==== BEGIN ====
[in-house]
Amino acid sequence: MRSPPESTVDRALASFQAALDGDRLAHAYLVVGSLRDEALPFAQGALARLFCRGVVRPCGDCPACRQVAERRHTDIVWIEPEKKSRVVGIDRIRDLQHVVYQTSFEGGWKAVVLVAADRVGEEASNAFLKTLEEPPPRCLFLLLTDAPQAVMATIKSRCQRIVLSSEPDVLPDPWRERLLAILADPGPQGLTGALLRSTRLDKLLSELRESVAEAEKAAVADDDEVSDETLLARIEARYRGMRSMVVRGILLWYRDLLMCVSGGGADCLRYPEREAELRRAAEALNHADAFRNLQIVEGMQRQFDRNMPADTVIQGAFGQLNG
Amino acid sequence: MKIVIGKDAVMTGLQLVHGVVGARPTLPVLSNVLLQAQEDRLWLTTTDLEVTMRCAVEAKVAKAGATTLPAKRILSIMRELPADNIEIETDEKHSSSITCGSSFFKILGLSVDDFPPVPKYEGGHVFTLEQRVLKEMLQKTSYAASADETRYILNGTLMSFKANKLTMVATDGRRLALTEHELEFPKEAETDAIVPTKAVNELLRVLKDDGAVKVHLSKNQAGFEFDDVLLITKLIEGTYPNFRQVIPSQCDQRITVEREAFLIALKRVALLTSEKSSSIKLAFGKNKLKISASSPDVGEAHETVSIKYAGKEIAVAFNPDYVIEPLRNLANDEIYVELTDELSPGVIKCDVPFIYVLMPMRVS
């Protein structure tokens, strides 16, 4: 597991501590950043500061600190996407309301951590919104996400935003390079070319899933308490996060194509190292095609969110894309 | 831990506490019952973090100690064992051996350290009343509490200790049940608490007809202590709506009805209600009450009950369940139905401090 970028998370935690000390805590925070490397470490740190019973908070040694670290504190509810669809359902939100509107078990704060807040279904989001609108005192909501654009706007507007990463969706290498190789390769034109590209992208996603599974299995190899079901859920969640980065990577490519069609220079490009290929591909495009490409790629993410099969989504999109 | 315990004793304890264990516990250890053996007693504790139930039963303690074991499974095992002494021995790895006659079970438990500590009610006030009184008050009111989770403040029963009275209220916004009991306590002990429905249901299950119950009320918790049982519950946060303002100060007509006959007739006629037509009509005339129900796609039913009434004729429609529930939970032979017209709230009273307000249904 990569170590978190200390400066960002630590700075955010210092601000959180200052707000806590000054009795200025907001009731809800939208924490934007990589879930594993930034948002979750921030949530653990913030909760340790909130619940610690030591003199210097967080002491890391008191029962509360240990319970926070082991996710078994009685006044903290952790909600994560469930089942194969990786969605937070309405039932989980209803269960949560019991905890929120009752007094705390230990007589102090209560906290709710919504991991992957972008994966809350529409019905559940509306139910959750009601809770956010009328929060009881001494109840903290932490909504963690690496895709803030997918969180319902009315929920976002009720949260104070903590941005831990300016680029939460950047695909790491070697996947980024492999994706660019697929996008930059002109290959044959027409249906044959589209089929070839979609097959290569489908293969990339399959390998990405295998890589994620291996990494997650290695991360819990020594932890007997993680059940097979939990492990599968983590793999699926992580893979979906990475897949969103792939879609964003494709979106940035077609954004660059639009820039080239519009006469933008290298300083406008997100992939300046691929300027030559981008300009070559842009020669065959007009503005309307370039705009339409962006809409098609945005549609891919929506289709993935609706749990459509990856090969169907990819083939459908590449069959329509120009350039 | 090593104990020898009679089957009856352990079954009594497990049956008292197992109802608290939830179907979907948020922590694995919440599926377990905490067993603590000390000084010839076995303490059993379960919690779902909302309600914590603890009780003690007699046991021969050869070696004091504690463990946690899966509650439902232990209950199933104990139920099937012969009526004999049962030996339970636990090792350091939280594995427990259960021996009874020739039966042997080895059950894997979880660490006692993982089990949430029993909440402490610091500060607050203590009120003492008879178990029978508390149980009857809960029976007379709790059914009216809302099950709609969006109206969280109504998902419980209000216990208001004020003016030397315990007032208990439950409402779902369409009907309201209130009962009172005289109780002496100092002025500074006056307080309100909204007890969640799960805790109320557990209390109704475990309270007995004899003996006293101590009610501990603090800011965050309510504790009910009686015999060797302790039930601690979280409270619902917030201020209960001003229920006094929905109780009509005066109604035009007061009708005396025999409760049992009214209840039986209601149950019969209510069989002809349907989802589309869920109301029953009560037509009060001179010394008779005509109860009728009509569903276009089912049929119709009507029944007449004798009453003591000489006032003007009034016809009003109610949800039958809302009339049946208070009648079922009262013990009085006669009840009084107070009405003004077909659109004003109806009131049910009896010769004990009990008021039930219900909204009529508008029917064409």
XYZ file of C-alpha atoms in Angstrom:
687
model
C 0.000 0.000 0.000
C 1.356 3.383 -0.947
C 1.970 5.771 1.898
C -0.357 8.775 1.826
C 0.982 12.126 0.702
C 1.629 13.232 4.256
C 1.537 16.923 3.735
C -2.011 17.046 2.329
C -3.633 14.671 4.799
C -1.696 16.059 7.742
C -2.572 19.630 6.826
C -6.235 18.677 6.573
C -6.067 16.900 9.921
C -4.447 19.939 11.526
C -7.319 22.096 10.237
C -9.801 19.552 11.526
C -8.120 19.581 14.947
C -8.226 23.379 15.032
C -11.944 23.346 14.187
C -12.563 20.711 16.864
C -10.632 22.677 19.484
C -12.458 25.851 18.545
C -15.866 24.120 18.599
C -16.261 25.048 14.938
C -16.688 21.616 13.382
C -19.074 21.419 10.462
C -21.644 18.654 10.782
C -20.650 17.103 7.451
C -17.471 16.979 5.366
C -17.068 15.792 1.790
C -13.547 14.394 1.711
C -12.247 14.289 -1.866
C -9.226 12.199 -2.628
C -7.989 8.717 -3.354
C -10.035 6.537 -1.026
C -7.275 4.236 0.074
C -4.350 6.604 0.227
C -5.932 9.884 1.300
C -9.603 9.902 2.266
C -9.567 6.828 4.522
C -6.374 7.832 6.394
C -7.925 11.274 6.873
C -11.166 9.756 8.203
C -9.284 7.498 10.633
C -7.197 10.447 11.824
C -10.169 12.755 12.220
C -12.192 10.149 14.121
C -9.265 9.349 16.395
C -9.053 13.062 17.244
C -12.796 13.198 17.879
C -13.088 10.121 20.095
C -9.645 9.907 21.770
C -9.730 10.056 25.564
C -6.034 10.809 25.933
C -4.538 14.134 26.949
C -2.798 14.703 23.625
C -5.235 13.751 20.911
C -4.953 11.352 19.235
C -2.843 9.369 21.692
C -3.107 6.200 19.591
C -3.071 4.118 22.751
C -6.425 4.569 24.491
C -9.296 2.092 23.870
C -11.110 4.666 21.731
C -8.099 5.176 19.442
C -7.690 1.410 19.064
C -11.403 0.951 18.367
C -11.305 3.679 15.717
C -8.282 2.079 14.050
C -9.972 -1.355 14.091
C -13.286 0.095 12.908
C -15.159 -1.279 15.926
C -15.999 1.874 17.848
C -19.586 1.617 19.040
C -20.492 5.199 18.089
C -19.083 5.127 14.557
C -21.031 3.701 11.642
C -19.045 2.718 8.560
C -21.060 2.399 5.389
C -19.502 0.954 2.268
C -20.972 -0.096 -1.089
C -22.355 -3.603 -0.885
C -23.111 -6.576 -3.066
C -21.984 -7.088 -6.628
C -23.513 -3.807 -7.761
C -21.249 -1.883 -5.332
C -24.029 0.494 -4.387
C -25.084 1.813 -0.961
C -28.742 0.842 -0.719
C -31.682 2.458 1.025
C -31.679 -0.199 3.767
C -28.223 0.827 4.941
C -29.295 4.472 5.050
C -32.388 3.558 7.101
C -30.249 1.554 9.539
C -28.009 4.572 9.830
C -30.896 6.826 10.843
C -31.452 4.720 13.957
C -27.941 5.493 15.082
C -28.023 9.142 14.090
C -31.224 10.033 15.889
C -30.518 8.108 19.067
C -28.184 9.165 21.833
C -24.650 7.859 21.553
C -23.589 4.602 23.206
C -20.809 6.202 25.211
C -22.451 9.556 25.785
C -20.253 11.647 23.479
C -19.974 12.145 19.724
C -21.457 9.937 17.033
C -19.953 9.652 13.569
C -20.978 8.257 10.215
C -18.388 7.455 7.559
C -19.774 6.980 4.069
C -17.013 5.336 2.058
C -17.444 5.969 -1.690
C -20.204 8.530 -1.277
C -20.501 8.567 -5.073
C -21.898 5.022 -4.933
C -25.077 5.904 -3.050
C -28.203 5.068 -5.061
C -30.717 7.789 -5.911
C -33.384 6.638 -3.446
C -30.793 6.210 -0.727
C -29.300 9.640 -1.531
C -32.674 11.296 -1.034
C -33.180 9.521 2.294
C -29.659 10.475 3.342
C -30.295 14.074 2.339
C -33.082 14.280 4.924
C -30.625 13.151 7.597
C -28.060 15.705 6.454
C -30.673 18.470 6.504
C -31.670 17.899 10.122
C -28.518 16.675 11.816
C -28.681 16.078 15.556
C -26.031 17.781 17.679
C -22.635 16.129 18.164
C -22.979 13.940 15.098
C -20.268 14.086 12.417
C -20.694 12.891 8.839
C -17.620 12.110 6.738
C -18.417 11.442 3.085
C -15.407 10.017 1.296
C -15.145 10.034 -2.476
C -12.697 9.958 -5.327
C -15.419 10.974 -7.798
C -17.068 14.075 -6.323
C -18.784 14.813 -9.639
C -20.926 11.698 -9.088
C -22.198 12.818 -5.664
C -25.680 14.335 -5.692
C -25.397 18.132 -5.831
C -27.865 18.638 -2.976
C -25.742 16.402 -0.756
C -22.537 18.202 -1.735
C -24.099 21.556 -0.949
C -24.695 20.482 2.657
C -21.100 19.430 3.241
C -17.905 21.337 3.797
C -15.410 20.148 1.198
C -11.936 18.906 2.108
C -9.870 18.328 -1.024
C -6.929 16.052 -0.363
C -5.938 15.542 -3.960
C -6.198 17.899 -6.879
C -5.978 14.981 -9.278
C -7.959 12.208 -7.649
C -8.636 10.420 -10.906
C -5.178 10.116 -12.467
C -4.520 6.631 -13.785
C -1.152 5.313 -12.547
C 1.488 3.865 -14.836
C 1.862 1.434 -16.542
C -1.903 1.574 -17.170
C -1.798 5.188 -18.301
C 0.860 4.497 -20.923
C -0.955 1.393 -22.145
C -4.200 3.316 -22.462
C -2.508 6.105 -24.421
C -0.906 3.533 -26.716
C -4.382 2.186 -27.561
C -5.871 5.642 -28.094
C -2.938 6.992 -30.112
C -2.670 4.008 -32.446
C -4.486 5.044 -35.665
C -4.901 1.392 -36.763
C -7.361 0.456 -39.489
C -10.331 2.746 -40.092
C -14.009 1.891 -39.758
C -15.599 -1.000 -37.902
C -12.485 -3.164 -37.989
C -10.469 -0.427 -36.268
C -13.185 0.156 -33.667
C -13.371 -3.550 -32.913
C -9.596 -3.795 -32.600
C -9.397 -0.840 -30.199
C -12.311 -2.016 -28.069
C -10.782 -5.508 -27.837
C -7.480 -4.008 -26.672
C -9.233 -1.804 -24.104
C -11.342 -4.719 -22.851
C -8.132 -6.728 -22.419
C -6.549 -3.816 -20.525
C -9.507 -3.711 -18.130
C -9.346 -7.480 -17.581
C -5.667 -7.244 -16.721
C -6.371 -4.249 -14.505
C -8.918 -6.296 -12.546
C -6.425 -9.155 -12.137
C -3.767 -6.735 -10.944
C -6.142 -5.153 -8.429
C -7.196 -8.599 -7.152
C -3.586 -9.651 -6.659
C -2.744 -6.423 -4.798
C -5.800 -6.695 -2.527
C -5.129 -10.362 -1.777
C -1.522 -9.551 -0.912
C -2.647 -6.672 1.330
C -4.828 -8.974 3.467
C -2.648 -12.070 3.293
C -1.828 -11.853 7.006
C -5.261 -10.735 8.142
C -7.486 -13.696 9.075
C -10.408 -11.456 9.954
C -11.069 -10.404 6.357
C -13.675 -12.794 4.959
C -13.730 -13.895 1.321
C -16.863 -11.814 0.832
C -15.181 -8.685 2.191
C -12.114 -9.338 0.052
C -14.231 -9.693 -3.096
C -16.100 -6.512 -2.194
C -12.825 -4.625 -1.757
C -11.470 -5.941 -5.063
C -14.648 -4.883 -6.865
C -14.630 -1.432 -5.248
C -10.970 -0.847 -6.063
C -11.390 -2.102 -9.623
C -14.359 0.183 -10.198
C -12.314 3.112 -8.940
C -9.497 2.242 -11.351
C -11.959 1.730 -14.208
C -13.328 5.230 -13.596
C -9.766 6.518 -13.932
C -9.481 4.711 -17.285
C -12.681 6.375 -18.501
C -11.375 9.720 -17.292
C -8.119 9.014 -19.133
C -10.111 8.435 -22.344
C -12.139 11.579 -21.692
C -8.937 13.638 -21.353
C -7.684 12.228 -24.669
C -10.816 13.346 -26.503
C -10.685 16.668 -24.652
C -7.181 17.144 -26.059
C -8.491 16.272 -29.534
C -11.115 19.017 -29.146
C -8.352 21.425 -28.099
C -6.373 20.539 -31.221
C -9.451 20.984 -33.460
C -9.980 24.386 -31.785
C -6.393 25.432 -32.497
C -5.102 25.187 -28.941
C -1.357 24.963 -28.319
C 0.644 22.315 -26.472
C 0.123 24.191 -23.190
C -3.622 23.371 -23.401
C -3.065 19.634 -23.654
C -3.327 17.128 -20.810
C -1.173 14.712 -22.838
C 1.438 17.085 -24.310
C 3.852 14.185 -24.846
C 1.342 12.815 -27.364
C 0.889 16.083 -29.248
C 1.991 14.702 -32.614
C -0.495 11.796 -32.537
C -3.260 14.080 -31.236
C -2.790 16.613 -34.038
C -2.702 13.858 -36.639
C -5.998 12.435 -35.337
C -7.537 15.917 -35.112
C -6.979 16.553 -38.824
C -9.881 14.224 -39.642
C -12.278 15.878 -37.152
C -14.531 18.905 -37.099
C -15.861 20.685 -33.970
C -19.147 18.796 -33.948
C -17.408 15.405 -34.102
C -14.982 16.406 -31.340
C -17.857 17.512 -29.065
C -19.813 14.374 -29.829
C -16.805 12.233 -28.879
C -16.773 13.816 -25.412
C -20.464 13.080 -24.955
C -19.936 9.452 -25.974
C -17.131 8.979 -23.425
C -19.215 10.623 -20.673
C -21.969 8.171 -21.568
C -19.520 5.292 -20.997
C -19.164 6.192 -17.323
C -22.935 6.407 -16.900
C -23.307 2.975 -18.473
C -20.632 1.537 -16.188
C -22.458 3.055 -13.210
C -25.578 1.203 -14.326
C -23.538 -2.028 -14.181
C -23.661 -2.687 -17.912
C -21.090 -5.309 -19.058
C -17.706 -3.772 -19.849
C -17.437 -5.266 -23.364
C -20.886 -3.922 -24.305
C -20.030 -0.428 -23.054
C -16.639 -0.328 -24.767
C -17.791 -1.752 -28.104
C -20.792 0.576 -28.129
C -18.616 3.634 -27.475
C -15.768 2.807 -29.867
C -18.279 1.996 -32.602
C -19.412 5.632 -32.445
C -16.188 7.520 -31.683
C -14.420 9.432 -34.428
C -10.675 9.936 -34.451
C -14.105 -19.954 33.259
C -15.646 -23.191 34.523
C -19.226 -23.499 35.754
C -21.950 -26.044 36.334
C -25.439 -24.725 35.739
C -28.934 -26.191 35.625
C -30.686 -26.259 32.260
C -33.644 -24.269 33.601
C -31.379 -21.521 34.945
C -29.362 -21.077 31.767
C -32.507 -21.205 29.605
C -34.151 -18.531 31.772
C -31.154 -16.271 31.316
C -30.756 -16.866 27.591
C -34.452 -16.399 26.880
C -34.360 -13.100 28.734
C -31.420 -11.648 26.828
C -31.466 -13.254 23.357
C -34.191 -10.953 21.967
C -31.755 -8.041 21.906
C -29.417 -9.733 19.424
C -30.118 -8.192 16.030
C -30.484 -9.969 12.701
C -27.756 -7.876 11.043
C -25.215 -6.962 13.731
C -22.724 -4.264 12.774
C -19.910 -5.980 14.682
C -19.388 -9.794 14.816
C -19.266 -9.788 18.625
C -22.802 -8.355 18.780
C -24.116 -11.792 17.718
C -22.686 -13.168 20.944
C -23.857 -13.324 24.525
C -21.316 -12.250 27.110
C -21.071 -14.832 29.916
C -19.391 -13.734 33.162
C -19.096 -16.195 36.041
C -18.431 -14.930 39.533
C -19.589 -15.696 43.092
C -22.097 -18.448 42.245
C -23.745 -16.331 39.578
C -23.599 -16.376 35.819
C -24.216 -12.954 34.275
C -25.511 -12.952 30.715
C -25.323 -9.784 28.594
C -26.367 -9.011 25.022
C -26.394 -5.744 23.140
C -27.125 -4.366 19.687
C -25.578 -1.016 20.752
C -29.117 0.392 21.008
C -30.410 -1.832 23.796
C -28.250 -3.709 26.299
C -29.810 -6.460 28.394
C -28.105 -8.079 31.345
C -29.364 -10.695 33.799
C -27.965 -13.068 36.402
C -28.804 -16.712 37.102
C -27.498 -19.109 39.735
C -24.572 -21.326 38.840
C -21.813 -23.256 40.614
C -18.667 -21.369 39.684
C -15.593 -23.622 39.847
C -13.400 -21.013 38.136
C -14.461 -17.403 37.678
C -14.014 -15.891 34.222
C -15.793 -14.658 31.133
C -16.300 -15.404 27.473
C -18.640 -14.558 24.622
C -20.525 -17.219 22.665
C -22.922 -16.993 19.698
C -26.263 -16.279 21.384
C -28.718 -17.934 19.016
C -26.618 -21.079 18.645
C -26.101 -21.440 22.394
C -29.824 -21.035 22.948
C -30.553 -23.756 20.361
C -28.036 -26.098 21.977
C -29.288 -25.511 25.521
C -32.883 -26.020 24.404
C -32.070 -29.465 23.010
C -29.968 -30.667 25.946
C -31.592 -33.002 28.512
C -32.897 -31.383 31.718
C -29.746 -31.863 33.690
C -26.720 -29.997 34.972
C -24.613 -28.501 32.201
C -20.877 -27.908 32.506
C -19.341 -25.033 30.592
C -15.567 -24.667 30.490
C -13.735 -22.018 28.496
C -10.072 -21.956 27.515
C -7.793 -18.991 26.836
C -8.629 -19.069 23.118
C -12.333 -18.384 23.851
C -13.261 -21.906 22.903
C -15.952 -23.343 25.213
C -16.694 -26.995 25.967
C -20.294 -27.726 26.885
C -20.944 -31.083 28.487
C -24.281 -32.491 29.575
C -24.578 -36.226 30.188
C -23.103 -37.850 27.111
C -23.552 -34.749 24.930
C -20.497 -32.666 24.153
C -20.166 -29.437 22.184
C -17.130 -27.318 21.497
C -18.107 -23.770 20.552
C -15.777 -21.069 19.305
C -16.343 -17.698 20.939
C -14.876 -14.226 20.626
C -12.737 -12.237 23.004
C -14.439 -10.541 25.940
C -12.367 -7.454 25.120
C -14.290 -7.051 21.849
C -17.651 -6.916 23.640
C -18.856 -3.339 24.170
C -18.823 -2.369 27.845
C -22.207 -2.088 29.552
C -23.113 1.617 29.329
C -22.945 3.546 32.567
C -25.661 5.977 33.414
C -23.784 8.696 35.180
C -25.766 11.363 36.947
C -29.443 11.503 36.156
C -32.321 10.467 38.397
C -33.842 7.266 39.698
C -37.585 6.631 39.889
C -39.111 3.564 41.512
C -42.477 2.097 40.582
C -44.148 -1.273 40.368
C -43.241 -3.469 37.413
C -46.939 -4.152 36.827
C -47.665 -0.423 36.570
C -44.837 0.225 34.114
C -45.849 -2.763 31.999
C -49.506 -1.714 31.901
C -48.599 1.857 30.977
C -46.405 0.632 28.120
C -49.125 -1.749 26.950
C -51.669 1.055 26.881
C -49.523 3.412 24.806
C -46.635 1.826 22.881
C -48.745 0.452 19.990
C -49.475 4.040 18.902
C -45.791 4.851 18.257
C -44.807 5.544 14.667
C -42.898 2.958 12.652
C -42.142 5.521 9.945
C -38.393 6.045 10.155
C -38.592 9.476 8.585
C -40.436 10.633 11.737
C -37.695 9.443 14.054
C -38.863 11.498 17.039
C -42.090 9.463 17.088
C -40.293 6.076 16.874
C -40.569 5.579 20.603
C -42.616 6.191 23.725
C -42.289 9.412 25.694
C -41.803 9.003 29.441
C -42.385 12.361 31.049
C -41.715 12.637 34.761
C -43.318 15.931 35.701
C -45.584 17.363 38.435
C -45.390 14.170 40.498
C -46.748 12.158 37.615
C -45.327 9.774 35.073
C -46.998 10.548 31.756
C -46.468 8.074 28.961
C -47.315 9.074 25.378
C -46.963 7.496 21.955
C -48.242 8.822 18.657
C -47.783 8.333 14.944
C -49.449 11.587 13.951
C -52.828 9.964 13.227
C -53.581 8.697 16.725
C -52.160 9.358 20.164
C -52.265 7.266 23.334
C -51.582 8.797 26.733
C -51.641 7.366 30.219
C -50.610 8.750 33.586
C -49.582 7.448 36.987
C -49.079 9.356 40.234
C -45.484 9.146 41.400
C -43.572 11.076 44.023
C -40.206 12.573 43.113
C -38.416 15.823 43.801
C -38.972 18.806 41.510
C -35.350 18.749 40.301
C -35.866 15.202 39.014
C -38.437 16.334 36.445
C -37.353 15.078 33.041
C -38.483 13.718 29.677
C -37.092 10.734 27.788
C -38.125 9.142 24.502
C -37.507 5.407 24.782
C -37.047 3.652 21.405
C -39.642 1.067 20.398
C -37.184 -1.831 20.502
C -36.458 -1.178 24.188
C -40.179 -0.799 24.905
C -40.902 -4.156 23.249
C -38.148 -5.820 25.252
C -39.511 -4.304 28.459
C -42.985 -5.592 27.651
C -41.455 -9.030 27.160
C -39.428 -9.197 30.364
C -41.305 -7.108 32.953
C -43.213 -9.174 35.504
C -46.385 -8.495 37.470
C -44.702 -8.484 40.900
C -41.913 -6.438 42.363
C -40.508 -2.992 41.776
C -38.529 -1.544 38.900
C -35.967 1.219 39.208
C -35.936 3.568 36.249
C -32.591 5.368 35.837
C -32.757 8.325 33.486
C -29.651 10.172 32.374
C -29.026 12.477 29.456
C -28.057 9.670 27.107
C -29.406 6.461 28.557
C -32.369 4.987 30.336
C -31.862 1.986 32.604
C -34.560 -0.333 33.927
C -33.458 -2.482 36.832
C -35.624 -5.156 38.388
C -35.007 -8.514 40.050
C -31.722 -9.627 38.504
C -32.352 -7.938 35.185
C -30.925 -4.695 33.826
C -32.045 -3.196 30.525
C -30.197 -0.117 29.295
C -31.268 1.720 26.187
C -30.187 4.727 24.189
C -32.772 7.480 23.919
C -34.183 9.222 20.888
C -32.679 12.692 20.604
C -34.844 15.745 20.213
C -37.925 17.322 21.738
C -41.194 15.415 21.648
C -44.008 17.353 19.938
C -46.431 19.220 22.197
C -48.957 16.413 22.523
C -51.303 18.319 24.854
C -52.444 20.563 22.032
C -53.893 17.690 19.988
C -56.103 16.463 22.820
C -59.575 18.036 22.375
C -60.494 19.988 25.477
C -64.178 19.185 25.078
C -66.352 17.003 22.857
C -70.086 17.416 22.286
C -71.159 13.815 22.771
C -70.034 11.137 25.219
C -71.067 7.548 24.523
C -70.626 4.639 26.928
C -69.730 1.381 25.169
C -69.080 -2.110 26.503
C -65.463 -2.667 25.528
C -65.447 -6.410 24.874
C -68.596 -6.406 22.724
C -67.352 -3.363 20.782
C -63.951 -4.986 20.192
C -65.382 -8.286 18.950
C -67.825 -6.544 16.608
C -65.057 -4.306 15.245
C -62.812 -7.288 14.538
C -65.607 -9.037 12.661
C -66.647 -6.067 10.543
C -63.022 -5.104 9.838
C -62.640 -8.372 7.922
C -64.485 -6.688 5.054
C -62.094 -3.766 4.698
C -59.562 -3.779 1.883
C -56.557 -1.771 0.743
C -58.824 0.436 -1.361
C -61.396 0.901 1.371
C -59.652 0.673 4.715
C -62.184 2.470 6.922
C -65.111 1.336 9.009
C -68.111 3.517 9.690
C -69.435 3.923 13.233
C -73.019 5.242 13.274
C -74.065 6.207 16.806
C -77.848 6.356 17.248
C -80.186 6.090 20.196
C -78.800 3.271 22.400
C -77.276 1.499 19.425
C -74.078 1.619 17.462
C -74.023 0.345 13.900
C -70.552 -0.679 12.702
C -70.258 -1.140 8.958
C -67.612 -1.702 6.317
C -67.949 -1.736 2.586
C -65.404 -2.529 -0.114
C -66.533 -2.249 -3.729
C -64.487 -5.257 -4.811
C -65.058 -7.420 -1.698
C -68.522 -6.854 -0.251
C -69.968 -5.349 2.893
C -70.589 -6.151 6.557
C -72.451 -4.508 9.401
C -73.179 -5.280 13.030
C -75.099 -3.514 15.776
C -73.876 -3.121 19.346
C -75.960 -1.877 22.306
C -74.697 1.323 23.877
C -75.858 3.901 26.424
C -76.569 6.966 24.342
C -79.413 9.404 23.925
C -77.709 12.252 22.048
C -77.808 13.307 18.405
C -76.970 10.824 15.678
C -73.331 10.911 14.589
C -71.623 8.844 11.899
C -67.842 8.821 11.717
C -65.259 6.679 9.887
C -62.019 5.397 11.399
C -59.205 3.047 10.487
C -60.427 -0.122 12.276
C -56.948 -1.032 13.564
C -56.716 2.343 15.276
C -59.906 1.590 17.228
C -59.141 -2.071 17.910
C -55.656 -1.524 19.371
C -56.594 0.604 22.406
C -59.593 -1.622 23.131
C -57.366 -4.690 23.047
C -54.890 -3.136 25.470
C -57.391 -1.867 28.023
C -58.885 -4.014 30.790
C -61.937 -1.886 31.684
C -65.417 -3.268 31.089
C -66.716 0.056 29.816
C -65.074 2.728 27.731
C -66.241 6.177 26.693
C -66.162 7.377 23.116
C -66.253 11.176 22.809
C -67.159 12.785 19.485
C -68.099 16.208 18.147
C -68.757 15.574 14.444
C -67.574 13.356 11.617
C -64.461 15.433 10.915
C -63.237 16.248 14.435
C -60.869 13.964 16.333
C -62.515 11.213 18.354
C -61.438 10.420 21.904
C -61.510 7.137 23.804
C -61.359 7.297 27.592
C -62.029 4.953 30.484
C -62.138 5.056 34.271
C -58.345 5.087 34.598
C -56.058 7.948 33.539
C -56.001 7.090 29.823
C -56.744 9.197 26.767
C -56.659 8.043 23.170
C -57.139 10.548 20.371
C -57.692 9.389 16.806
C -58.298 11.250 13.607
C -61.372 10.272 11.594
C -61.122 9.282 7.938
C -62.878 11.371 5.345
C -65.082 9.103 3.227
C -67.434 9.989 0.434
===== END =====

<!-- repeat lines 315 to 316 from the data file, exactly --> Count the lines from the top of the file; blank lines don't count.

C -23.661 -2.687 -17.912
C -21.090 -5.309 -19.058